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anthonious
February 18th, 2009, 07:30 AM
Hi,

I'm getting put on a project to clone several MacPro machines with:
Leopard/Vista/Ubuntu and want to know the best/quickest way to
replicate all the partitions.

I'm looking at possibly using NetRestore to do the Mac and PC partitions, but was wondering the best way to replicate the Ubuntu
partition on each machine? Is Winclone a possibility as a call after running NetRestore? Using dd to make an image and then restore?

Also, I saw that it is better to use NTFS so access to the PC partition is read-only from the Mac side. Just wanted to verify
that.

Any insight from your past experience is much appreciated.

Thanks,
Anthony

cyberdork33
February 18th, 2009, 08:40 PM
Also, I saw that it is better to use NTFS so access to the PC partition is read-only from the Mac side. Just wanted to verify
that.
I don't think that is correct.

buntuLo
February 18th, 2009, 09:29 PM
Hi, I'm getting put on a project to clone several MacPro machines with: Leopard/Vista/Ubuntu and want to know the best/quickest way to replicate all the partitions.
I'm looking at possibly using NetRestore to do the Mac and PC partitions, but was wondering the best way to replicate the Ubuntu
partition on each machine? Is Winclone a possibility as a call after running NetRestore? Using dd to make an image and then restore?
hi Anthony, i'm used to back up linux and win$ partitions -and more often the entire disk- running dd from a livecd, simple and effective. i didn't backup yet my new macos/ubuntu dualboot, hence i'm not really sure about the results on the hfs+ partition, but there shouldn't be problems for the efi-fat and mbr.. if i were you i'd give it a try on the entire disk and before any other more complicated software, as your application doesn't really require compression for the image. i will try it myself as i get some space on an external drive, but if you precede me, please write back about it!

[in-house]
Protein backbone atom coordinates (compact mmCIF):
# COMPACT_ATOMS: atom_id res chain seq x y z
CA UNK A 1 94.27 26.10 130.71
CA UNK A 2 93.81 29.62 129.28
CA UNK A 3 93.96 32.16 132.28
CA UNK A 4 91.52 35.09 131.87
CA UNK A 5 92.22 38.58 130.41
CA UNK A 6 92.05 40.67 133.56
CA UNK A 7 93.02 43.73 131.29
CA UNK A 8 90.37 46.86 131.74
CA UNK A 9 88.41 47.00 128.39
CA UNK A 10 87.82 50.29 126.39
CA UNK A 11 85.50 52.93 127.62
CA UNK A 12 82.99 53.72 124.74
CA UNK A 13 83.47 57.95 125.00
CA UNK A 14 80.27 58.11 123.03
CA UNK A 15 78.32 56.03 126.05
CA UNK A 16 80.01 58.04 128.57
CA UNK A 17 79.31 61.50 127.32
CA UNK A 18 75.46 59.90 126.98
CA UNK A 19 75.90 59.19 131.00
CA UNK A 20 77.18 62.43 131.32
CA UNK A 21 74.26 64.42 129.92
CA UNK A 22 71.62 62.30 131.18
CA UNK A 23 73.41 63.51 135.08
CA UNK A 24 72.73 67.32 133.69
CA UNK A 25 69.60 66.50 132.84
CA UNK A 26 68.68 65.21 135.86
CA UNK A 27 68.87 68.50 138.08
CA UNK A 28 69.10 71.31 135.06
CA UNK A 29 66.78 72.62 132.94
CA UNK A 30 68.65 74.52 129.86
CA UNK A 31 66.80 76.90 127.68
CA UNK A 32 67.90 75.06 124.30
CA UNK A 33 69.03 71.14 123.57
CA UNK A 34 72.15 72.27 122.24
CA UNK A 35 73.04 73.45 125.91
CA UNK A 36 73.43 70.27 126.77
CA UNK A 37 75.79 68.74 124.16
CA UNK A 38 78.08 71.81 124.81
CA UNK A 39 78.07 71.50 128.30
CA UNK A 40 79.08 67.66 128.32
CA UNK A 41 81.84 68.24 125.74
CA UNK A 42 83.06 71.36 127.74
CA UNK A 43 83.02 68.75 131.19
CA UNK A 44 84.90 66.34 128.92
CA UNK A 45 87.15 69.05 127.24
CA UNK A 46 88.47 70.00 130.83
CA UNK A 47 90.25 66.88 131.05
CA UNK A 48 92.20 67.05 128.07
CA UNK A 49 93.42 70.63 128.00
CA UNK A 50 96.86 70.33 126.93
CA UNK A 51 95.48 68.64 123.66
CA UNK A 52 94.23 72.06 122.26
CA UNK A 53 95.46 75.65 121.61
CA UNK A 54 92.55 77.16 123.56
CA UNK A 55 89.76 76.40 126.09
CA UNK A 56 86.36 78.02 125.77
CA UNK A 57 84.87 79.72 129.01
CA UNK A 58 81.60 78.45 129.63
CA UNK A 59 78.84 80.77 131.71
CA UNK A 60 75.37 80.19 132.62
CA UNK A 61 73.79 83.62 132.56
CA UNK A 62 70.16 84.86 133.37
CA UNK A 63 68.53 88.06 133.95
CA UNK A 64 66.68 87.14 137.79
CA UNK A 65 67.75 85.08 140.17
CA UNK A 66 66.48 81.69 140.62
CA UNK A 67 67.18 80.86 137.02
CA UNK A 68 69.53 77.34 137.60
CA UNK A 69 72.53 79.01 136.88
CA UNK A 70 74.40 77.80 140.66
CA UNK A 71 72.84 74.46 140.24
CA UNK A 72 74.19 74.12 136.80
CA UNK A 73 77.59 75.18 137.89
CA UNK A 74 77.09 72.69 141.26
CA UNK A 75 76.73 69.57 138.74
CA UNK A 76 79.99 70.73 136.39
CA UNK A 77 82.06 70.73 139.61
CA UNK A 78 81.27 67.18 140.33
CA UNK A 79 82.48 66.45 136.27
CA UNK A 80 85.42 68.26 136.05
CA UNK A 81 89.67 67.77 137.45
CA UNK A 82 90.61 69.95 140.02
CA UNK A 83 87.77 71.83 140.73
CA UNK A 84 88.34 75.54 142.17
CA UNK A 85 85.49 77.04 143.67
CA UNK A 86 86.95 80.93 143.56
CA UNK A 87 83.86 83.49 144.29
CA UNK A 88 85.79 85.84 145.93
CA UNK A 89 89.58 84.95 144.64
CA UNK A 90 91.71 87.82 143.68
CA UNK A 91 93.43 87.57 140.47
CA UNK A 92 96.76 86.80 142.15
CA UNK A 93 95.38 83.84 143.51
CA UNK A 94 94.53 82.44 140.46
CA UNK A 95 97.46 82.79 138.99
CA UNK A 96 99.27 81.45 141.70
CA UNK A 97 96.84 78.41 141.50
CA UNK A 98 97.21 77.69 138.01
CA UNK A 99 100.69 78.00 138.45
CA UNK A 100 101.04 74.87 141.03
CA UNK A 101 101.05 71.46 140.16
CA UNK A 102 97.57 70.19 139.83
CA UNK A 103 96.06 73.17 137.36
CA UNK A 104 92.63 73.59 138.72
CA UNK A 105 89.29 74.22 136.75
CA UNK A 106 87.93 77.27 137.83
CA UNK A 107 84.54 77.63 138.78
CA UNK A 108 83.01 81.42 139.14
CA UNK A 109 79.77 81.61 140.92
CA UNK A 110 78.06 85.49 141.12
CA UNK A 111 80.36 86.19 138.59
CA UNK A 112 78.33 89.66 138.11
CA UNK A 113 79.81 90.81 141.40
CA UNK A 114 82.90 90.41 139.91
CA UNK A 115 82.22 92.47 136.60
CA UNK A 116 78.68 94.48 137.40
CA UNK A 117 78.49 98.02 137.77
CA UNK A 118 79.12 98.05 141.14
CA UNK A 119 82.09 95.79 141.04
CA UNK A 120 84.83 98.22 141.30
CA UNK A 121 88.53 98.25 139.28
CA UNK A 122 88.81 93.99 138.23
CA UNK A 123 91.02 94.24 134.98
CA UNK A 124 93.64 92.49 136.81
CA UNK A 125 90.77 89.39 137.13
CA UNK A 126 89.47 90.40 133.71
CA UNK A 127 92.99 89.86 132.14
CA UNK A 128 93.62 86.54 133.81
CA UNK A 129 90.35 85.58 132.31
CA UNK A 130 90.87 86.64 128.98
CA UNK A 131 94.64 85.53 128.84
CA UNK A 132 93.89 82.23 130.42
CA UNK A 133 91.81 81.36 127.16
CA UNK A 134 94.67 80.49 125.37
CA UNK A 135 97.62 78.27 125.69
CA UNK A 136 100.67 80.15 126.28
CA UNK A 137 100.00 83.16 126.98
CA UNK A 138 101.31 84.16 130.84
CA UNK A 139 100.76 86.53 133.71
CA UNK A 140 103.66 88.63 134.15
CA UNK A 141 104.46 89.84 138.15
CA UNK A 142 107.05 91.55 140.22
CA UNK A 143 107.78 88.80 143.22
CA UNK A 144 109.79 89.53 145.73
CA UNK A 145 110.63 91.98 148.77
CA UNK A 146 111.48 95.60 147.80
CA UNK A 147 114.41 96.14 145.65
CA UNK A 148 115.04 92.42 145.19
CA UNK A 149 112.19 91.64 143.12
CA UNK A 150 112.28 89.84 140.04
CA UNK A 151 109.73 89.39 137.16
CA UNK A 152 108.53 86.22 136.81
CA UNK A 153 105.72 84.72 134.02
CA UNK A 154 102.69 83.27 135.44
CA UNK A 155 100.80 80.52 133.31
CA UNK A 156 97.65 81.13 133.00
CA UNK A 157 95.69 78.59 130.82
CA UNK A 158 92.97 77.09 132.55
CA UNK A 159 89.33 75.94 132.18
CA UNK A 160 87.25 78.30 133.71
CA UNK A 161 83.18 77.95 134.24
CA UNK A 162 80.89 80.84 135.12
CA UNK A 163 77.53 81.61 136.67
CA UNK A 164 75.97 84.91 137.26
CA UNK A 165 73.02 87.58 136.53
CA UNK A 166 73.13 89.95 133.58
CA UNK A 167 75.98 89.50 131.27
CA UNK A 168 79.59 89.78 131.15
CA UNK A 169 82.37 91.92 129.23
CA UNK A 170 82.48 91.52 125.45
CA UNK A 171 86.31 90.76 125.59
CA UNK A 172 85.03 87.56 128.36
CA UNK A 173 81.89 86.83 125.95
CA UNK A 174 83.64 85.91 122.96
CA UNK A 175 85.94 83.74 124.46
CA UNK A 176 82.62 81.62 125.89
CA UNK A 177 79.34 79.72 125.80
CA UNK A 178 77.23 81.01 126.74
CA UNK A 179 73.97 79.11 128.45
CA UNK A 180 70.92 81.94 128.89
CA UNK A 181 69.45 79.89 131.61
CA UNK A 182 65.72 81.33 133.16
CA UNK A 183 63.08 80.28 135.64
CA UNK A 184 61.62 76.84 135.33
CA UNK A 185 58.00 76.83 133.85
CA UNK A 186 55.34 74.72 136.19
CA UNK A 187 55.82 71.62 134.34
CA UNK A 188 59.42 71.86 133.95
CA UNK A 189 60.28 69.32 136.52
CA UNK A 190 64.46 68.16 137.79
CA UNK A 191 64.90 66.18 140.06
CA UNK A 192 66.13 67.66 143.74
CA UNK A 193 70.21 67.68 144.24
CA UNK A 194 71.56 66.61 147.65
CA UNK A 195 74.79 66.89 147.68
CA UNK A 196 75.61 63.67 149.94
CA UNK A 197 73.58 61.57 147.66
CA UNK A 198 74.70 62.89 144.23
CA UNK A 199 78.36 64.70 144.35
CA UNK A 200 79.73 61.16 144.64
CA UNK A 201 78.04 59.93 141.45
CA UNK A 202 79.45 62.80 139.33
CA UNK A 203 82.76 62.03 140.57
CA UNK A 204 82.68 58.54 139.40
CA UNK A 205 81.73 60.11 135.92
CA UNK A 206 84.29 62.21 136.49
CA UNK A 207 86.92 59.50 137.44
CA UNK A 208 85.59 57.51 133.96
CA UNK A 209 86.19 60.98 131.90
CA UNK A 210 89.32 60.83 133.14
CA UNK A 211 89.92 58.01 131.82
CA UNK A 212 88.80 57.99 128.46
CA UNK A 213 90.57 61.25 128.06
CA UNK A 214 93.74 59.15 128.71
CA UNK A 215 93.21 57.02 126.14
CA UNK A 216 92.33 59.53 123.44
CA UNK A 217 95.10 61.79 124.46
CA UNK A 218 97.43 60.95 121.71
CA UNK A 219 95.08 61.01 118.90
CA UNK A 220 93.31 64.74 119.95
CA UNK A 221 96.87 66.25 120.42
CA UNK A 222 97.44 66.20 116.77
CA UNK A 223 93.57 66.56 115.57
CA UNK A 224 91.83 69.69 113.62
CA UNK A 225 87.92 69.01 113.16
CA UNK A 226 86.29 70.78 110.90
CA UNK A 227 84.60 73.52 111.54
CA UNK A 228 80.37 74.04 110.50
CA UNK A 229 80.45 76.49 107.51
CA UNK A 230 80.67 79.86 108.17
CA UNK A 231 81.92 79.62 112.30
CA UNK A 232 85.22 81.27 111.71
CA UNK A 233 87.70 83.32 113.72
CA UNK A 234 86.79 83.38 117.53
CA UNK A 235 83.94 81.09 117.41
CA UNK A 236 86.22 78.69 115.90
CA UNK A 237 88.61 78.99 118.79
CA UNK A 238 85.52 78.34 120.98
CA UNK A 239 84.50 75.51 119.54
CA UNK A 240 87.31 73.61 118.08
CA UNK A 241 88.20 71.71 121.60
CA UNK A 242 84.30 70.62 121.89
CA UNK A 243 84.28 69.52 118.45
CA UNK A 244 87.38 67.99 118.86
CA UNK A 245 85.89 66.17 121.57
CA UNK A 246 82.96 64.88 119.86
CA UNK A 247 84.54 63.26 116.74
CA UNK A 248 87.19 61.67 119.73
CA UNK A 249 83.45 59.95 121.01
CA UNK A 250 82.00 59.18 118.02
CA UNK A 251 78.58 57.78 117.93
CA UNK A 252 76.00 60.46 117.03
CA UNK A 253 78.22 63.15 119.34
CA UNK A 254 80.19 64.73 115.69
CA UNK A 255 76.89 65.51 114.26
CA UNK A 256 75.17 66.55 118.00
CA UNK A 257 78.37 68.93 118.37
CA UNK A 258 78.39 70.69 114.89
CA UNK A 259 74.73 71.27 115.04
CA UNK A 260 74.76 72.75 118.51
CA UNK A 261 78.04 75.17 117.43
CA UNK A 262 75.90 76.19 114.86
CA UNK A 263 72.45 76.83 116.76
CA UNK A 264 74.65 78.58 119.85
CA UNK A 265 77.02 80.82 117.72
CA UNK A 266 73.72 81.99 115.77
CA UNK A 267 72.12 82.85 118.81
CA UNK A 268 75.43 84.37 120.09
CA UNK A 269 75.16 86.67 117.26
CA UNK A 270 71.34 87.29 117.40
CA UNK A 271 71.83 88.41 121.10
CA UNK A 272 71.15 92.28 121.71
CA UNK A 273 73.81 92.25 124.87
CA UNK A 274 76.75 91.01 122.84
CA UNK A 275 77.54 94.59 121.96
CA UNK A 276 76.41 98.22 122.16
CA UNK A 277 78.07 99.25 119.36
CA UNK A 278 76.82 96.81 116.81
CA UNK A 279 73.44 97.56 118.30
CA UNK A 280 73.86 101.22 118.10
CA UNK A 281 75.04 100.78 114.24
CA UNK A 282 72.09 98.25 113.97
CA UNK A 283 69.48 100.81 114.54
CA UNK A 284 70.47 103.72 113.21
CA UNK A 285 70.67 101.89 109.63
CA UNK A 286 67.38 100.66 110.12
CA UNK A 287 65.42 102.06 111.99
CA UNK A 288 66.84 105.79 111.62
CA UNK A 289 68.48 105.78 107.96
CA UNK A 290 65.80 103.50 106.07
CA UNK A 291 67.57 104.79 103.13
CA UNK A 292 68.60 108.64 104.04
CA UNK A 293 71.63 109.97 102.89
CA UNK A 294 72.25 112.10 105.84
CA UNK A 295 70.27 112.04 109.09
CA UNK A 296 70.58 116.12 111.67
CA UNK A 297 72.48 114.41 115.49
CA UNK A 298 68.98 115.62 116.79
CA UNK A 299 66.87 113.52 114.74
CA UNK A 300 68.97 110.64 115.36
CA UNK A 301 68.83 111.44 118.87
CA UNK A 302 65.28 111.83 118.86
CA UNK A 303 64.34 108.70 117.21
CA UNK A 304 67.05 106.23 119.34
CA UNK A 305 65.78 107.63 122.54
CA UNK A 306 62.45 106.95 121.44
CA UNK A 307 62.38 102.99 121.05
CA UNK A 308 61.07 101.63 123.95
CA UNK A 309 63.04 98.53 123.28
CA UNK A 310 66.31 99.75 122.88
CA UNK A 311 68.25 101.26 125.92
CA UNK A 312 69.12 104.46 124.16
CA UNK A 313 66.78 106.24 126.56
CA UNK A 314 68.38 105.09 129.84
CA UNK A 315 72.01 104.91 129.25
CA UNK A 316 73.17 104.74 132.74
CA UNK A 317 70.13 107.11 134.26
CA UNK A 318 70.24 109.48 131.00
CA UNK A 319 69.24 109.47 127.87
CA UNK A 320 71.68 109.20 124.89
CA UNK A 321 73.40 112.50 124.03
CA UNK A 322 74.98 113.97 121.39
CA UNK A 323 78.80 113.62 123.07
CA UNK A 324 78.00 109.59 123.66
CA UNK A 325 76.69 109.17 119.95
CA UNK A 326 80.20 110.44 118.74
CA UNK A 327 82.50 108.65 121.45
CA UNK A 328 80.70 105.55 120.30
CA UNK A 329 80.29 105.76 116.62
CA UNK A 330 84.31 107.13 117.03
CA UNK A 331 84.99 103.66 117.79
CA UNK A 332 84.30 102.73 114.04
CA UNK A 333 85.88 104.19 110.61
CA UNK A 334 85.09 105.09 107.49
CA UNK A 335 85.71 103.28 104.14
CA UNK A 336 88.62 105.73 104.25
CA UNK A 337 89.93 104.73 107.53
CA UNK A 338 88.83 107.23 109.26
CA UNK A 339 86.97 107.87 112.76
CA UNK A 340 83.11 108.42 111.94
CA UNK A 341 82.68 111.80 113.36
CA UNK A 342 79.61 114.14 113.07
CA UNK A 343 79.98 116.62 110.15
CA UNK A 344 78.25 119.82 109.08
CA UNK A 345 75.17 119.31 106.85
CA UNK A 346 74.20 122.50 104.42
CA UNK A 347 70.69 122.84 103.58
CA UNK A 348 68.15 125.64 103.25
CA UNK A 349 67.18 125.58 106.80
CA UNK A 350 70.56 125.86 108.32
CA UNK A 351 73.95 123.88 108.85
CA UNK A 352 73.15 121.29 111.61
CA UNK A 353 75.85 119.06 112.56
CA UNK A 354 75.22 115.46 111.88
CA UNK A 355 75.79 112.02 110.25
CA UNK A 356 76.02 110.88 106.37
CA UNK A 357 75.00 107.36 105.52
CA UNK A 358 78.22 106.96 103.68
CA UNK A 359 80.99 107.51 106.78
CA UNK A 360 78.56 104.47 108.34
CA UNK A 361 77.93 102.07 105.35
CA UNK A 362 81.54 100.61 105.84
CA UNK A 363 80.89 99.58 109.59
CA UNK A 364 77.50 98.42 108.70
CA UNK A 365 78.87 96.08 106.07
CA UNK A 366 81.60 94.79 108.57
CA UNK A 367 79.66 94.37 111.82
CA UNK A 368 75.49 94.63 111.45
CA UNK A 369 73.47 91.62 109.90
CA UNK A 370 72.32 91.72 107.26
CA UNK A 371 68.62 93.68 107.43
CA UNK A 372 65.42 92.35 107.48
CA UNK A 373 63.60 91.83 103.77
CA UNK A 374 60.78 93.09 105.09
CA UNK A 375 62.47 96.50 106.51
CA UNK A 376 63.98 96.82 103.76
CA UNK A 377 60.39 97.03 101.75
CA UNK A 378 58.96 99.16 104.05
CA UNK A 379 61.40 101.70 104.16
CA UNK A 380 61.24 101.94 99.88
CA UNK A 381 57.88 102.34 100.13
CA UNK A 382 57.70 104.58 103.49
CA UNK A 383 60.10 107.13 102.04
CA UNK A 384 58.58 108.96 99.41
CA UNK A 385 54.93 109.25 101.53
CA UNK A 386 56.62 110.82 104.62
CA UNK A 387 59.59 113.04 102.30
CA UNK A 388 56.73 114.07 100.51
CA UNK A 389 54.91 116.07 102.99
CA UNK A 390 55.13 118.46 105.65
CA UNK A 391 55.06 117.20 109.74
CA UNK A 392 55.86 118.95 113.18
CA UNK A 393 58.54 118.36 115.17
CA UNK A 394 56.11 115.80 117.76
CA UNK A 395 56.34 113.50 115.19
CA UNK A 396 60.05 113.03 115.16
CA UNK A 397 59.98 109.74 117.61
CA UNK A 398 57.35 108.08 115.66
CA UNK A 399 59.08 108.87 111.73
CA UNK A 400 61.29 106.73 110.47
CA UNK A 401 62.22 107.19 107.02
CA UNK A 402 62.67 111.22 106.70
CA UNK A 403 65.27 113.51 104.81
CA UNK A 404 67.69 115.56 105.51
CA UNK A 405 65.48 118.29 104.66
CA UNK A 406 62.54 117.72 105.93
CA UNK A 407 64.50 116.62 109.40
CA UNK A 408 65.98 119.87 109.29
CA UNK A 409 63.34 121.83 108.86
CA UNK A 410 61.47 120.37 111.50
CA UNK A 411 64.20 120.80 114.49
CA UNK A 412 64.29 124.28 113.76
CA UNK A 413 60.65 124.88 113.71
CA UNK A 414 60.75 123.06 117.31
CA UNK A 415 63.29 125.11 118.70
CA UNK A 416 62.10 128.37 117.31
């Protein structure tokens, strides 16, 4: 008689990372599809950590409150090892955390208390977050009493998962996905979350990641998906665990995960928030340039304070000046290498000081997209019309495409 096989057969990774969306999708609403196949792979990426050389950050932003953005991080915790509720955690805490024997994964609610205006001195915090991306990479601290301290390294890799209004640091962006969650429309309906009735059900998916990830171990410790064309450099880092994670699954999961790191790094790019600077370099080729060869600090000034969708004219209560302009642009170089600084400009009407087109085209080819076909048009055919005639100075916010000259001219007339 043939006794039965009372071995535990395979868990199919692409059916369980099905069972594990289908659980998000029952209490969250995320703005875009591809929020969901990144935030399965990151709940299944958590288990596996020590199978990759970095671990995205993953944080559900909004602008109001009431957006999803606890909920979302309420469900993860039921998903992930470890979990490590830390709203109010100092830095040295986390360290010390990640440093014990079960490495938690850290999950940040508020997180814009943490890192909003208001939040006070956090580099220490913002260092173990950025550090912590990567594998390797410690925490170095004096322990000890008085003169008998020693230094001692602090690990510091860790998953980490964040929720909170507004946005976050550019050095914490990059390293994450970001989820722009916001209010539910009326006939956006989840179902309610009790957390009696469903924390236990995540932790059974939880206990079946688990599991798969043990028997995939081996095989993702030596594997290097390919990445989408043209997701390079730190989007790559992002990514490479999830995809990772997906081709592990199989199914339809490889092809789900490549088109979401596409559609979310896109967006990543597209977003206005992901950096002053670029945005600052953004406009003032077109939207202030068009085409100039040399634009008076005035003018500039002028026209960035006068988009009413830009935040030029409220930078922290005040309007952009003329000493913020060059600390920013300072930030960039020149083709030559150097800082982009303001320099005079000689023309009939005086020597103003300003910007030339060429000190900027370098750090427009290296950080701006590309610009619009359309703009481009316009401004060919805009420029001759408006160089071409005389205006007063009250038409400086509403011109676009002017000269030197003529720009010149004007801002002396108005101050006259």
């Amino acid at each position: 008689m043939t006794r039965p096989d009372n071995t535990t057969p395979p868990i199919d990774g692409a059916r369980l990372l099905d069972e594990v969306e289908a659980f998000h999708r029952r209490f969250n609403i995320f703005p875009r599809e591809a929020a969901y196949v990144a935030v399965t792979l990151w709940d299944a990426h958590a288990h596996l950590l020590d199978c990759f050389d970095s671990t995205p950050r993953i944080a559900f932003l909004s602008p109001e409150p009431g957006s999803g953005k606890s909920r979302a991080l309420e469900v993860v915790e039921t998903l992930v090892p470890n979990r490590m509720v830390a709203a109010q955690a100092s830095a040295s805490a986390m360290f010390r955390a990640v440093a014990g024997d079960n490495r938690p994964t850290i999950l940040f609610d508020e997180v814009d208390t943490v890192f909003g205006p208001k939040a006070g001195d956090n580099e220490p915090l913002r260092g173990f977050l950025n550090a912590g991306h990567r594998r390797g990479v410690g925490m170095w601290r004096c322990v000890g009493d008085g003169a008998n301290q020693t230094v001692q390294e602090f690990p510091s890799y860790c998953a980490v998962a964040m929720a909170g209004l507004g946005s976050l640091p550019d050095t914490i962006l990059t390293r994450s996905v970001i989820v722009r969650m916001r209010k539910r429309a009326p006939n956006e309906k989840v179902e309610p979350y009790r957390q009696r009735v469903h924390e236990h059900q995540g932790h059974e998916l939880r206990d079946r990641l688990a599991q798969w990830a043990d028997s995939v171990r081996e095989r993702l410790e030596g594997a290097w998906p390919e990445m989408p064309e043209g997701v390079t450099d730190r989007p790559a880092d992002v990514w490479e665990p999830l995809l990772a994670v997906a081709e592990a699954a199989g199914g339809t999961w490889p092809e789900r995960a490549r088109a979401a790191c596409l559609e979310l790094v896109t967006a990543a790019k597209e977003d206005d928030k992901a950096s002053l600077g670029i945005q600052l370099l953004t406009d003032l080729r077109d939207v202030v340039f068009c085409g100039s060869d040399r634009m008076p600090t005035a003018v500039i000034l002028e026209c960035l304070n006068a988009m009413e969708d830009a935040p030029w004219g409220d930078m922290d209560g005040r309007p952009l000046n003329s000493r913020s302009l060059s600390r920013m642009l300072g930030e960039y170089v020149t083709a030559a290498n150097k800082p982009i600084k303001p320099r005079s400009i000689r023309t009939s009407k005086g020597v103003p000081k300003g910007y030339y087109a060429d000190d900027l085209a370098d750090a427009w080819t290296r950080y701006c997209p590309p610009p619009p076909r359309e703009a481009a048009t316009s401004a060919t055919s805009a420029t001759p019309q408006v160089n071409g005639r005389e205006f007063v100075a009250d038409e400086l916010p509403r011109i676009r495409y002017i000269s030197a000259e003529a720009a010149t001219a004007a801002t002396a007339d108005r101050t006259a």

greetings, Lo.

cyberdork33
February 18th, 2009, 10:01 PM
hi Anthony, i'm used to back up linux and win$ partitions -and more often the entire disk- running dd from a livecd, simple and effective. i didn't backup yet my new macos/ubuntu dualboot, hence i'm not really sure about the results on the hfs+ partition, but there shouldn't be problems for the efi-fat and mbr.. if i were you i'd give it a try on the entire disk and before any other more complicated software, as your application doesn't really require compression for the image. i will try it myself as i get some space on an external drive, but if you precede me, please write back about it!
greetings, Lo.
used properly, dd should be able to clone a drive byte for byte, and in that case, it wouldn't matter what filesystems are on the drive at all.

flaggh
February 18th, 2009, 10:57 PM
I have used dd_rescue to copy multiple partitions all with different filesystems from one hard drive to another. After it was finished cloning the drive, my macbook booted up as if the original hard drive was still in it. Might require you to fix your fstab though, I'm not sure if the UUID changes.

dd_rescue is a simple to use script that uses dd but decides for itself what byte sizes to use and which direction to start copying from rather than relying on user parameters. Its really designed to copy the data as quickly as possible from a failing hard drive, but just as effective for a good hard drive. Just boot up the liveCD and:

sudo apt-get install ddrescue
then I believe its:

dd_rescue infile outfile

cyberdork33
February 18th, 2009, 11:07 PM
dd_rescue is a simple to use script that uses dd but decides for itself what byte sizes to use and which direction to start copying from rather than relying on user parameters. Its really designed to copy the data as quickly as possible from a failing hard drive, but just as effective for a good hard drive. Just boot up the liveCD and:

sudo apt-get install ddrescuethen I believe its:

dd_rescue infile outfile
sounds like a good route to try.